ArtCity host THE LAST BUS on the site of the old Bus Station and surrounding empty premises.
Still awaiting demolition, this ‘eyesore’, is a home to pigeons and graffiti slurs, a disintegrating symbol of the optimism of the 1970’s in Stoke on Trent. In the light of our City’s bid to become City of Culture 2021, ArtCity have commissioned four new art pieces which use the site of the Bus Station to ask where we have come from, where we are going, and who we are.
Artist collaboration Rebecca Winwood and Ruth Bridges invite you to join them for the Requiem to a Bus Station. Participants will receive instructions after booking on this ticket-only experience which will take place on Saturday 14th October at 6.30pm. Laura Potter-Dunn, illustrator and textile artist, is creating a large-scale tapestry which depicts her memories from the old bus station as she grew up in Stoke.
The tapestry features a couple whose engagement she witnessed in 2007. ArtCity have been trying to find the couple – if you know them or ARE them please get in touch! Artist, poet and producer Martin Gooding has been collecting mould and debris from the old bus station site. His piece, ‘Anchors’ will look at the eco-systems of abandoned spaces and the meaning of abandoned objects – a forgotten suitcase, a blown-out bus tyre, a buckled shopping trolley. He says of the piece :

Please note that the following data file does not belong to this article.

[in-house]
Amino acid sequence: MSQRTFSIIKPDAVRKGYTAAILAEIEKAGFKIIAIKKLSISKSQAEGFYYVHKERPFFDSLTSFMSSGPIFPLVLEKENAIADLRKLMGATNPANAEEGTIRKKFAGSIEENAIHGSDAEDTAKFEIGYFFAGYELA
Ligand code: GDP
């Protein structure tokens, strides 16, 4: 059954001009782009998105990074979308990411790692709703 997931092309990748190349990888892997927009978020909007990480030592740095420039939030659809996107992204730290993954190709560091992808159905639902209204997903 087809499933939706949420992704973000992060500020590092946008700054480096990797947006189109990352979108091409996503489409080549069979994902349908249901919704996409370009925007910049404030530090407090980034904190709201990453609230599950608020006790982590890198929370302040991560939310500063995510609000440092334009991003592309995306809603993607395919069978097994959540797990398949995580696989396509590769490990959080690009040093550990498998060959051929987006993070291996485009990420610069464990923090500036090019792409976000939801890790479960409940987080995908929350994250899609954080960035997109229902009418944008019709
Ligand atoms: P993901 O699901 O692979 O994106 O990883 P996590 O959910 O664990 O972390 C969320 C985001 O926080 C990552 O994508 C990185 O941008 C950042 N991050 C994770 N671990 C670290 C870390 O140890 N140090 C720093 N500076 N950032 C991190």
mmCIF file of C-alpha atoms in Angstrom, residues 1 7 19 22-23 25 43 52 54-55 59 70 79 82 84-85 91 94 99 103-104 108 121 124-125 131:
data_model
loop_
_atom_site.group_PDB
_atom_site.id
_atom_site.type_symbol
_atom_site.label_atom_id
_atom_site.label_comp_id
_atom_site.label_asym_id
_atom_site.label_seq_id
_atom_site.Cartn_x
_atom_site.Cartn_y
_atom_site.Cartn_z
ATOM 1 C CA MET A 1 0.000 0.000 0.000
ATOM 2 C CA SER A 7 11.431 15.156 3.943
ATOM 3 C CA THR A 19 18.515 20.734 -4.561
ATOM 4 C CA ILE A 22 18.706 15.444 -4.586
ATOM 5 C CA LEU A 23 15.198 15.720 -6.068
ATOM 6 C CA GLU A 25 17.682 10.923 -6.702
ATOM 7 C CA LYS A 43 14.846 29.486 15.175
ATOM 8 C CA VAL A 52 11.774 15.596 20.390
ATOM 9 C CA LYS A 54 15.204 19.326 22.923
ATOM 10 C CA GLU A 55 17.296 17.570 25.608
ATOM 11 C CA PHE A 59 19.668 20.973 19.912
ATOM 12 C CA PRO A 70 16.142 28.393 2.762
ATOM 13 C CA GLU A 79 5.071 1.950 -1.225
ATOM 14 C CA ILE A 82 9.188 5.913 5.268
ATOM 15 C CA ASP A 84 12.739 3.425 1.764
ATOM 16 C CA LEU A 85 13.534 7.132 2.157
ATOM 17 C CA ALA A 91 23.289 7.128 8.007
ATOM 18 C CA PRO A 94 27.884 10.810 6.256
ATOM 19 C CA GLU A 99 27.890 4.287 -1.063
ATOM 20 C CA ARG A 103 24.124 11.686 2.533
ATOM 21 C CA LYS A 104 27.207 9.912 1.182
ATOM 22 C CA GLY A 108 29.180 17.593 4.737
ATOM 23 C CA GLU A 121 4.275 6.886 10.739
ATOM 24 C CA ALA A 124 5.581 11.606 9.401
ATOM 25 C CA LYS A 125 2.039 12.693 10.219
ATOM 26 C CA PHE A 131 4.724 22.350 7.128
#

“Mould and moss are forgotten members of our eco-system intrinsically linked with life and death, it’s growth is a signifier of change and a constant reminder of not only our own mortality but also the mortality of our environment, our architecture and our economy.”
Stoke-based independent film production company Chinwag Films are creating a brand new short film The Angel of Goldenhill the story of how a fleeting encounter between two strangers at a bus stop changes each of their days.
Beth Rowland, artistic director of Chinwag, says
“I am so excited about this project. The old bus station holds so many memories for me.”
‘Good riddance’, and ‘Can’t be gone soon enough.’ These are the sentiments that Rebecca Winwood and Ruth Bridges have most commonly found when researching their piece Requiem, amongst stories of Chicos and the All Night Café. But they have also uncovered touching personal stories. Arriving and departing on buses are moments when we are often alone, a routine backdrop to your day.
People talk about the changing architecture of the City, the changes in employment possibilities, in expectations for public transport, and, perhaps most interestingly, the way that the bus station makes them feel about Stoke. These personal, private stories will be collected and left in the old Bus Station for its demolition.